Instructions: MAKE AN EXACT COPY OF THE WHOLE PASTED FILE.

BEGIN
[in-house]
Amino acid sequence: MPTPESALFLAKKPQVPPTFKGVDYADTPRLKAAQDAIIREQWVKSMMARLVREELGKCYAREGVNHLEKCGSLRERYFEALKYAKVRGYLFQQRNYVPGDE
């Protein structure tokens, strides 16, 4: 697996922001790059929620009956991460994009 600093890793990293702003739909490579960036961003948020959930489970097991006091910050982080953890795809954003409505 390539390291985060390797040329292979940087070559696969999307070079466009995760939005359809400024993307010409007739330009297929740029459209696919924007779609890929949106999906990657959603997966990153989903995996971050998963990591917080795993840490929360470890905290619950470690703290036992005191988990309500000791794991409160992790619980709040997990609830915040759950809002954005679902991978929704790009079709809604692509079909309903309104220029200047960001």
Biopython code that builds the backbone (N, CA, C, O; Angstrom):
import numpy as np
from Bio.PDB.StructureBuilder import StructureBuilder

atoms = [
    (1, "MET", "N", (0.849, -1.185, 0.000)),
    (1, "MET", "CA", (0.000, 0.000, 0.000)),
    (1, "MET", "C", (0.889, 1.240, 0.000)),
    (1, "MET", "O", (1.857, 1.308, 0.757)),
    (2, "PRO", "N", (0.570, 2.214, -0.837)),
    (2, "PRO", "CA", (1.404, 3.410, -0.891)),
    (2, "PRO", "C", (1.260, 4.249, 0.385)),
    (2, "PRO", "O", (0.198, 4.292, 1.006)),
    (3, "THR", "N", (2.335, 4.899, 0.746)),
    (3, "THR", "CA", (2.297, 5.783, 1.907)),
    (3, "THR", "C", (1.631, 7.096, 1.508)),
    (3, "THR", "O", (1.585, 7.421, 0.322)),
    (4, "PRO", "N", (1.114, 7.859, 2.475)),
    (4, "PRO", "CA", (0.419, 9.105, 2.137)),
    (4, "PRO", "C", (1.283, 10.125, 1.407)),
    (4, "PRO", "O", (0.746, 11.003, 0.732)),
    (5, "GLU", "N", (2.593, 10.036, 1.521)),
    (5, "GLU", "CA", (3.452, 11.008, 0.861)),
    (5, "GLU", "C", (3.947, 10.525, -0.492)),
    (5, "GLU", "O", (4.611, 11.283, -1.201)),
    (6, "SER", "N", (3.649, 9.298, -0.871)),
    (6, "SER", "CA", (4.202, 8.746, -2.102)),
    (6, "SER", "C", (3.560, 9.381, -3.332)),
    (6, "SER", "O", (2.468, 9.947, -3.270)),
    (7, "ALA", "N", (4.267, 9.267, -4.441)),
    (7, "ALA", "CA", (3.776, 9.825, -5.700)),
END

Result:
[in-house]
Amino acid sequence: MPTPESALFLAKKPQVPPTFKGVDYADTPRLKAAQDAIIREQWVKSMMARLVREELGKCYAREGVNHLEKCGSLRERYFEALKYAKVRGYLFQQRNYVPGDE
């Protein structure tokens, strides 16, 4: 697996922001790059929620009956991460994009 600093890793990293702003739909490579960036961003948020959930489970097991006091910050982080953890795809954003409505 390539390291985060390797040329292979940087070559696969999307070079466009995760939005359809400024993307010409007739330009297929740029459209696919924007779609890929949106999906990657959603997966990153989903995996971050998963990591917080795993840490929360470890905290619950470690703290036992005191988990309500000791794991409160992790619980709040997990609830915040759950809002954005679902991978929704790009079709809604692509079909309903309104220029200047960001």
Biopython code that builds the backbone (N, CA, C, O; Angstrom):
import numpy as np
from Bio.PDB.StructureBuilder import StructureBuilder

atoms = [
    (1, "MET", "N", (0.849, -1.185, 0.000)),
    (1, "MET", "CA", (0.000, 0.000, 0.000)),
    (1, "MET", "C", (0.889, 1.240, 0.000)),
    (1, "MET", "O", (1.857, 1.308, 0.757)),
    (2, "PRO", "N", (0.570, 2.214, -0.837)),
    (2, "PRO", "CA", (1.404, 3.410, -0.891)),
    (2, "PRO", "C", (1.260, 4.249, 0.385)),
    (2, "PRO", "O", (0.198, 4.292, 1.006)),
    (3, "THR", "N", (2.335, 4.899, 0.746)),
    (3, "THR", "CA", (2.297, 5.783, 1.907)),
    (3, "THR", "C", (1.631, 7.096, 1.508)),
    (3, "THR", "O", (1.585, 7.421, 0.322)),
    (4, "PRO", "N", (1.114, 7.859, 2.475)),
    (4, "PRO", "CA", (0.419, 9.105, 2.137)),
    (4, "PRO", "C", (1.283, 10.125, 1.407)),
    (4, "PRO", "O", (0.746, 11.003, 0.732)),
    (5, "GLU", "N", (2.593, 10.036, 1.521)),
    (5, "GLU", "CA", (3.452, 11.008, 0.861)),
    (5, "GLU", "C", (3.947, 10.525, -0.492)),
    (5, "GLU", "O", (4.611, 11.283, -1.201)),
    (6, "SER", "N", (3.649, 9.298, -0.871)),
    (6, "SER", "CA", (4.202, 8.746, -2.102)),
    (6, "SER", "C", (3.560, 9.381, -3.332)),
    (6, "SER", "O", (2.468, 9.947, -3.270)),
    (7, "ALA", "N", (4.267, 9.267, -4.441)),
    (7, "ALA", "CA", (3.776, 9.825, -5.700)),